But it rained, and the river rose. I made camp a little more comfortable with a tarp to extend my tent fly, but the temperature was hovering at around 8 degrees and as everything got more and more damp, L and I got more and more cold. 100_0272 We lazed in the small tent. I read by the yellow light coming through the fly and L slept in the crook of my knees. I wrote a little in my journal and questioned what the best move would be. Push on and hope to dry out? Sit tight until the rain stopped? Or turn downstream, find a house, knock on the door and call home to dry off and get re-organized? Alone I would have made the first choice. The dog however was a different story. She was miserable. She was cold and couldn’t get dry. At 14 lbs this wasn’t her idea of fun and I was beginning to worry about her.

That night we had a cold, wet, and fitful sleep. There is a certain vulnerability experienced in a tent. One feels both closer to whatever it is around him, but also more exposed to it. That’s why I camp, to get close to whatever it is I’m interested in. Ultimately that ‘it’ is nature, but ‘it’ can take different forms, from mountains, to rivers, to woods, to meadows, or, like the site I was in, a swollen river, a fallow field and rednecks shooting guns from four-wheeler’s in the middle of the night in a storm that had lasted almost 36 hours and would wind up washing out roads and flooding fields and houses. Visions of being discovered next to the no trespassing sign, which I had set my tent up adjacent to thinking no one would come out here in this weather, haunted me for the rest of the night. I had grown blissfully accustomed to the vulnerability of a tent, but Deliverance wasn’t the kind of exposure I was looking for and the echoes of gunshots in the not so distant woods were definitely not what I had planned on.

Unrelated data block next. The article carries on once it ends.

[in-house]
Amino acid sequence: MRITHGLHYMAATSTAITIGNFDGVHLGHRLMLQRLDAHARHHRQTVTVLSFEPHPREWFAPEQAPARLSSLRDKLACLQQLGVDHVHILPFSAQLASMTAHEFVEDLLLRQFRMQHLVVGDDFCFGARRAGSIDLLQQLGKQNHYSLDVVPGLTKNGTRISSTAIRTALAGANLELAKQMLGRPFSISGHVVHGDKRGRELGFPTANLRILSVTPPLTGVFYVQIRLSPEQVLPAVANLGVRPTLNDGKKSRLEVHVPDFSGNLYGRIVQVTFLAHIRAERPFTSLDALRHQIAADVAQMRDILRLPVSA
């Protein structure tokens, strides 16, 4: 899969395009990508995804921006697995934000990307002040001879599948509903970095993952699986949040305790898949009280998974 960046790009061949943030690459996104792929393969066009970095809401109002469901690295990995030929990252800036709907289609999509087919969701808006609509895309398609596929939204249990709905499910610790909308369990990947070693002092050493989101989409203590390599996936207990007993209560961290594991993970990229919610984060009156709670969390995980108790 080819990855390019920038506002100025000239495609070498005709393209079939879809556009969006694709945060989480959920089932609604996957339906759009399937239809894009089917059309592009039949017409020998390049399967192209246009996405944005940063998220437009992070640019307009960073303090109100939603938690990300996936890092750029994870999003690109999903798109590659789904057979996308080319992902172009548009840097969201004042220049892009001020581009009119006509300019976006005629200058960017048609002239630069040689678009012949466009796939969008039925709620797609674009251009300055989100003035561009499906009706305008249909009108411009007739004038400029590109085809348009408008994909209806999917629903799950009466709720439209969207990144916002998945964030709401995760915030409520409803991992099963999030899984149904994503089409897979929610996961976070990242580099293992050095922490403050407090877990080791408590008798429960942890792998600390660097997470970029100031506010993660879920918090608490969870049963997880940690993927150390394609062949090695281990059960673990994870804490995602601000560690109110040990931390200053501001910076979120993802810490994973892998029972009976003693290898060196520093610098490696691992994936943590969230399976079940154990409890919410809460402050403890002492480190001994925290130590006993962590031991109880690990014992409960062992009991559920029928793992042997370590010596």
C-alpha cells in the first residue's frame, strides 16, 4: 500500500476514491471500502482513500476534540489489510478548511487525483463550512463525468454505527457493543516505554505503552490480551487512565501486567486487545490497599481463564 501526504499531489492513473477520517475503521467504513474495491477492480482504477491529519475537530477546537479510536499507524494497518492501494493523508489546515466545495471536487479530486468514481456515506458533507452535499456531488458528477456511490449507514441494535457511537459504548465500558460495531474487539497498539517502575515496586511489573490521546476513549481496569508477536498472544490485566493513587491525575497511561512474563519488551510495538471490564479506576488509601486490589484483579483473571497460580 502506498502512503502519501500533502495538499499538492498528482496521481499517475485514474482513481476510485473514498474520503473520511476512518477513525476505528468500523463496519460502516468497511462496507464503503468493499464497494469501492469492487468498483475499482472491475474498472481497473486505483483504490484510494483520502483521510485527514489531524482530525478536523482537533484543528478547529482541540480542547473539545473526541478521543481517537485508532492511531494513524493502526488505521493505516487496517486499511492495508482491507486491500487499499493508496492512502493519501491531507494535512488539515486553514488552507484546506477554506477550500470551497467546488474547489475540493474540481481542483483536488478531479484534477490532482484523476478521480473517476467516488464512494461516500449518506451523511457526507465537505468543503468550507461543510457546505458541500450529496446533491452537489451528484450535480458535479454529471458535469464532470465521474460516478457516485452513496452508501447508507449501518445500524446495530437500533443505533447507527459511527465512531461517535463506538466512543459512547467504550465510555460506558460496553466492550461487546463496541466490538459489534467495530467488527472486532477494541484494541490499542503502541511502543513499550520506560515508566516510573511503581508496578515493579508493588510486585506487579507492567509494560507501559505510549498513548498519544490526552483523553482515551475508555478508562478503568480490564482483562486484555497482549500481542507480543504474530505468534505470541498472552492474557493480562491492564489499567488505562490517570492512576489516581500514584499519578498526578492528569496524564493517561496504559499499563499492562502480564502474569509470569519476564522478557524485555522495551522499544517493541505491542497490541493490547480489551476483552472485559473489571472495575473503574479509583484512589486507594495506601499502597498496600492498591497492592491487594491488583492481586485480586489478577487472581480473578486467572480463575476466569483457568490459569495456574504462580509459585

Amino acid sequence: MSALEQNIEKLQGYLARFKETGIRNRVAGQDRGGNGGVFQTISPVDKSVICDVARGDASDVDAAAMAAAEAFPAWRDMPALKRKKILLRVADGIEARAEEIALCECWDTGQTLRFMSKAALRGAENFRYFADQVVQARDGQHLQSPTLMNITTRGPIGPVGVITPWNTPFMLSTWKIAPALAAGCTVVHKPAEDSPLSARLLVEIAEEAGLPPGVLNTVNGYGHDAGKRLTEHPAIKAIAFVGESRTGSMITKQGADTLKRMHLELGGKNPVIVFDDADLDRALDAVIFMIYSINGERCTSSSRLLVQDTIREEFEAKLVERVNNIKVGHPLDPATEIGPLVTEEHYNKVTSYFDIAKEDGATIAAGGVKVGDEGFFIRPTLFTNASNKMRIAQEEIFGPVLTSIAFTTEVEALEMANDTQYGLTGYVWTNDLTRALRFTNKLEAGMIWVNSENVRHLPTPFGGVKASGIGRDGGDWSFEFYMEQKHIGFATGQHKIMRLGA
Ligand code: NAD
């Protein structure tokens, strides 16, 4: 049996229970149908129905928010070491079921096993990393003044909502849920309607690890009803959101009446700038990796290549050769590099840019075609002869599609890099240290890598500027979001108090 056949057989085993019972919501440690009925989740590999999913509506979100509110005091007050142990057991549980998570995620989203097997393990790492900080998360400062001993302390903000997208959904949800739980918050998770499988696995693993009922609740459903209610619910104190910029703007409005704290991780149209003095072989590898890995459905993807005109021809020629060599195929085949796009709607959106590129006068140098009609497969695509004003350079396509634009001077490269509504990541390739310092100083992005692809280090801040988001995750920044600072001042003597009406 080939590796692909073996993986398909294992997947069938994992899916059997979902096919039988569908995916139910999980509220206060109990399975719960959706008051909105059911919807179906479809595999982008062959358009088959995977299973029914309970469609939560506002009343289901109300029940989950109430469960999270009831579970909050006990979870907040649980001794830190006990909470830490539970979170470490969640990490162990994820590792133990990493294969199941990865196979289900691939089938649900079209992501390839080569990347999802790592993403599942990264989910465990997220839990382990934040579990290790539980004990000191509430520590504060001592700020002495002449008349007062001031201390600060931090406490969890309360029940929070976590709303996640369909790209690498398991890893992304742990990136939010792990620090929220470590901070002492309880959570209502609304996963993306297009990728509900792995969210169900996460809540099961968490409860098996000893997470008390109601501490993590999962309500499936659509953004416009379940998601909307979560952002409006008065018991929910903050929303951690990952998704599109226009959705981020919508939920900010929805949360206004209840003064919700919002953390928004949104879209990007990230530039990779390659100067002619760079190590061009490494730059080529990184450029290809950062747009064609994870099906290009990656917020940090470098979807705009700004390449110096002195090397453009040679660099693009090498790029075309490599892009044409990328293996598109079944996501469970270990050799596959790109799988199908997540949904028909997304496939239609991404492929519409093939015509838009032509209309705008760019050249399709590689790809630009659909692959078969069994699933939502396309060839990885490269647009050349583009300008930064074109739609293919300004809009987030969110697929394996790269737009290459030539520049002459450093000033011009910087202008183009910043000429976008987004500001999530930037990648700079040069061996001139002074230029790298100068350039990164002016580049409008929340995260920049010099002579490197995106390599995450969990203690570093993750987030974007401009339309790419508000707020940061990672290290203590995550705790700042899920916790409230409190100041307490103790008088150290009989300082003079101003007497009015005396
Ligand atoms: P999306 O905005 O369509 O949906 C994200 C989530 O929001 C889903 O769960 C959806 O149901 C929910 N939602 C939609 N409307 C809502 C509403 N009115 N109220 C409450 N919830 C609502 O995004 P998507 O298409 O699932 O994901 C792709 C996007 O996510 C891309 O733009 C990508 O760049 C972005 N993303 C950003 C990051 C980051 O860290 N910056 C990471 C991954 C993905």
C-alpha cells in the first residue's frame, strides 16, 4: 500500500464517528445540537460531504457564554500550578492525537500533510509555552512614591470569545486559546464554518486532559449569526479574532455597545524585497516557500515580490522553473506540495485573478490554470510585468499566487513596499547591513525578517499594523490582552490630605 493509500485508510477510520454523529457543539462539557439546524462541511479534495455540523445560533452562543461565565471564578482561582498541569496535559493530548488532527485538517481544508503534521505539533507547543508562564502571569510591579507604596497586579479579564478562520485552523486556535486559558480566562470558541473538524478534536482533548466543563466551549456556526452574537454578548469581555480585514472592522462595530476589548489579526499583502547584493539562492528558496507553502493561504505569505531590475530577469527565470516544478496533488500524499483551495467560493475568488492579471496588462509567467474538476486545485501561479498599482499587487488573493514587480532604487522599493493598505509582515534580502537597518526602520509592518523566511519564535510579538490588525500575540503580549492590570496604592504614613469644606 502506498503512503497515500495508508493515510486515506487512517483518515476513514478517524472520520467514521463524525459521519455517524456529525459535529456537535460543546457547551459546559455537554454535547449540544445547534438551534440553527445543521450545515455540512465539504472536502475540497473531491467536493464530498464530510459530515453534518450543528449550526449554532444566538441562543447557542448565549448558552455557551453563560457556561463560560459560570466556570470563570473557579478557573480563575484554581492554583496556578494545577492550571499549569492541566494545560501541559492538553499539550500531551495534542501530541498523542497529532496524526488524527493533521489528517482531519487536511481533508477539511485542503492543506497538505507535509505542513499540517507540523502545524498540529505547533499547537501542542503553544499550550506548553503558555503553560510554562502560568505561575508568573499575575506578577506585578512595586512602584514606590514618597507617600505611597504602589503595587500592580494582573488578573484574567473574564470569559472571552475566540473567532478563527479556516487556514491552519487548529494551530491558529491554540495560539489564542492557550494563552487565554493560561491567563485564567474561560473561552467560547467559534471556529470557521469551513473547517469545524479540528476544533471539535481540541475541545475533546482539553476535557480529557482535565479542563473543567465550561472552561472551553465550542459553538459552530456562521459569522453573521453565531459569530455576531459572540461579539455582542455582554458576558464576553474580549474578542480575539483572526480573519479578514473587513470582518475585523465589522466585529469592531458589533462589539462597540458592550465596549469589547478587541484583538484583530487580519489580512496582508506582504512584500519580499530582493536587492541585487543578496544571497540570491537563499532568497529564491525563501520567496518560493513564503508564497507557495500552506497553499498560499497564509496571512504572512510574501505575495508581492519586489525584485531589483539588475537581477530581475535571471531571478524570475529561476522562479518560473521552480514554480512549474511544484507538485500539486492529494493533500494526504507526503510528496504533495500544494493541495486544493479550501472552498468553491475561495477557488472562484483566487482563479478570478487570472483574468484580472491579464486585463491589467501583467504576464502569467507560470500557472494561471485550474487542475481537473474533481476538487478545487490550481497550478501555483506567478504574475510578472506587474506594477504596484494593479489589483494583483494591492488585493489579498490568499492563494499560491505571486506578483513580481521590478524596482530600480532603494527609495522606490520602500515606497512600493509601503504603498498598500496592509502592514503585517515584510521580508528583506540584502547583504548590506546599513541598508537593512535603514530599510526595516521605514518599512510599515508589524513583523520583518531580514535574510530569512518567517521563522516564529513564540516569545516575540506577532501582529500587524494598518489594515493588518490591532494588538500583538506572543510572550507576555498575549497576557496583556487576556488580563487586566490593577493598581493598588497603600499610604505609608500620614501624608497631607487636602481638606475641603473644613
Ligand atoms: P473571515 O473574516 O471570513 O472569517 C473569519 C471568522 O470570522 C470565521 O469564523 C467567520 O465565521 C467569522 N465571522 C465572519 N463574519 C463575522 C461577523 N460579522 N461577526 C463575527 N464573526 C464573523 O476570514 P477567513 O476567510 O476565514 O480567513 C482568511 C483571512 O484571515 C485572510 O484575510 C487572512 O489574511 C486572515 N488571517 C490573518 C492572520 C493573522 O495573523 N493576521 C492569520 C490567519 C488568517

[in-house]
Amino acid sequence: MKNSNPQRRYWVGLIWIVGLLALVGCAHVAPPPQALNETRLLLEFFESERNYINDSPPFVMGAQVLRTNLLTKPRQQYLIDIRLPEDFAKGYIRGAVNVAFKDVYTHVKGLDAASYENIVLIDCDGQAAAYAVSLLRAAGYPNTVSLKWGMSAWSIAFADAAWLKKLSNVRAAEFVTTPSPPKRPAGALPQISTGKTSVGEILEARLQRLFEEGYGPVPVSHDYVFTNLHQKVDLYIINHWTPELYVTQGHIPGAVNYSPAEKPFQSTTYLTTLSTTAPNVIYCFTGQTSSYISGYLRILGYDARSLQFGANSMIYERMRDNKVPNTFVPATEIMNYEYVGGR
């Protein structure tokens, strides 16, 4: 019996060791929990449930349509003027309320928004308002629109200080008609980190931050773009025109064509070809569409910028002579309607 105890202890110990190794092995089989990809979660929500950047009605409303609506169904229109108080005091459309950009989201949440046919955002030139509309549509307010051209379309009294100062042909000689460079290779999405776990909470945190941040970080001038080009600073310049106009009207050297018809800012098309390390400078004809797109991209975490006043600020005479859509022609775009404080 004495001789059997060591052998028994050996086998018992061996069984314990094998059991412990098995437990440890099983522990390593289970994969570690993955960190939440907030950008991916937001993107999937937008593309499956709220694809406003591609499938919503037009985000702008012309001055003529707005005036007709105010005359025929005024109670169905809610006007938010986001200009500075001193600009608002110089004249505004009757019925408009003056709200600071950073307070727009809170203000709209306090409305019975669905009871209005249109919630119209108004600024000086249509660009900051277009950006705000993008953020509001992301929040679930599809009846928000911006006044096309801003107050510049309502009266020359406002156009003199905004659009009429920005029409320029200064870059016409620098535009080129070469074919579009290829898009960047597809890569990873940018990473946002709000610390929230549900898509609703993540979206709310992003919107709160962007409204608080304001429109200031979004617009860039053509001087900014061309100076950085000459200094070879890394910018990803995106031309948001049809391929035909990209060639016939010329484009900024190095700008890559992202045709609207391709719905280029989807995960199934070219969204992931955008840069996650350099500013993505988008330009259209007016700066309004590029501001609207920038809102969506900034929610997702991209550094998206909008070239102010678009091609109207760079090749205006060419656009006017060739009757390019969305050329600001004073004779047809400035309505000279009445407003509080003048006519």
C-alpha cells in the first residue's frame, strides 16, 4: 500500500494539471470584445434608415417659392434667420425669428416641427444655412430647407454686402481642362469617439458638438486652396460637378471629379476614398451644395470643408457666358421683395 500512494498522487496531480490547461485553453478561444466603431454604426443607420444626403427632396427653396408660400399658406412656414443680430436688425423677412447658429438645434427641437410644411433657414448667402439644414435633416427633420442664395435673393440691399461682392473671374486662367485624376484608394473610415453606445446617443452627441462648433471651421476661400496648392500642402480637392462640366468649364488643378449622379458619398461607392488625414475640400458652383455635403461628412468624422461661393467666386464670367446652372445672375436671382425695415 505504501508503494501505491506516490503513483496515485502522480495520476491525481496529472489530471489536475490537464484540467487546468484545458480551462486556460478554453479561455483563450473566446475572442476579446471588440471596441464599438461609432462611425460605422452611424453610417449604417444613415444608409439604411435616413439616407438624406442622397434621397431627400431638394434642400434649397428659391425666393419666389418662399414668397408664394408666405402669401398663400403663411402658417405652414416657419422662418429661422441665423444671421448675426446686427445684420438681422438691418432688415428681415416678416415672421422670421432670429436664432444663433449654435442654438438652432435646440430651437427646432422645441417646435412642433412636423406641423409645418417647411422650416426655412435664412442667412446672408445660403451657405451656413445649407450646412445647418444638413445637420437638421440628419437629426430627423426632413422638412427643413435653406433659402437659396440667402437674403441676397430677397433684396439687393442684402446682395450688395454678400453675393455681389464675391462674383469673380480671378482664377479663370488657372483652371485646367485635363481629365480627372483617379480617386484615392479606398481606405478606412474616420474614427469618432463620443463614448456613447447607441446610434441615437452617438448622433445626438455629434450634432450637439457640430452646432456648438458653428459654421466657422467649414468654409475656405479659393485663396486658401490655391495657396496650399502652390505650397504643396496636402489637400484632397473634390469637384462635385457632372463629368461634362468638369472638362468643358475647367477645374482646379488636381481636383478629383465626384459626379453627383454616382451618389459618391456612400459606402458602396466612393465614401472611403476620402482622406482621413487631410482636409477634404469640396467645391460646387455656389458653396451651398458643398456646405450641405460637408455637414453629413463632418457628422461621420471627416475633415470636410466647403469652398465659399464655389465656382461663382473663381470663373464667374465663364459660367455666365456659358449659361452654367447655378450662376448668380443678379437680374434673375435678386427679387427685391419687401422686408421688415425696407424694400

I scribbled in my journal at around 1 AM, home tomorrow. screw upstream sections. Get to Maine. Leave L at home. get a gun. Eventually I feel asleep to the sound of two-stoke engines fading into the distance. We awoke again to more rain, and when L peeped out of the tent and then looked back at me, the only thought behind her beautiful though generally vacant stare was, ‘get me the hell outta here.’ I broke camp by 6:30 and floated downstream 2 miles with L tucked under my jacket. The water had risen even more and I essentially floated on to the tidiest riverside lawn I could find.

My plan had been to wait until about 8 AM before knocking on the best painted, least likely to house a four-wheeler driver looking door. Instead I found Devyn’s Creemee stand, which opens at 6 AM and serves a wicked good breakfast.  When I arrived it was full of the kindest Vermonters I had ever met. Ok the only Vermonters I had ever really met. Regardless, they took L and I in, lent me a phone charger and allowed me to join them at breakfast as they discussed the goings-on of the surrounding community. Later that morning there was talk of someone, a name I didn’t catch, having a time the night before and shooting his guns. I didn’t say anything. About five hours after my call, my slow moving evacuation team had made the 90-minute drive from Montreal.

I’m home, washed, and dry.  L has never been happier. And I’ll be returning to the trail shortly–definitely not soon enough–to finish it off. It wasn’t an easy choice to leave, but I have no doubt it was the right one. I’ll be back out in the next few days. Updates pending.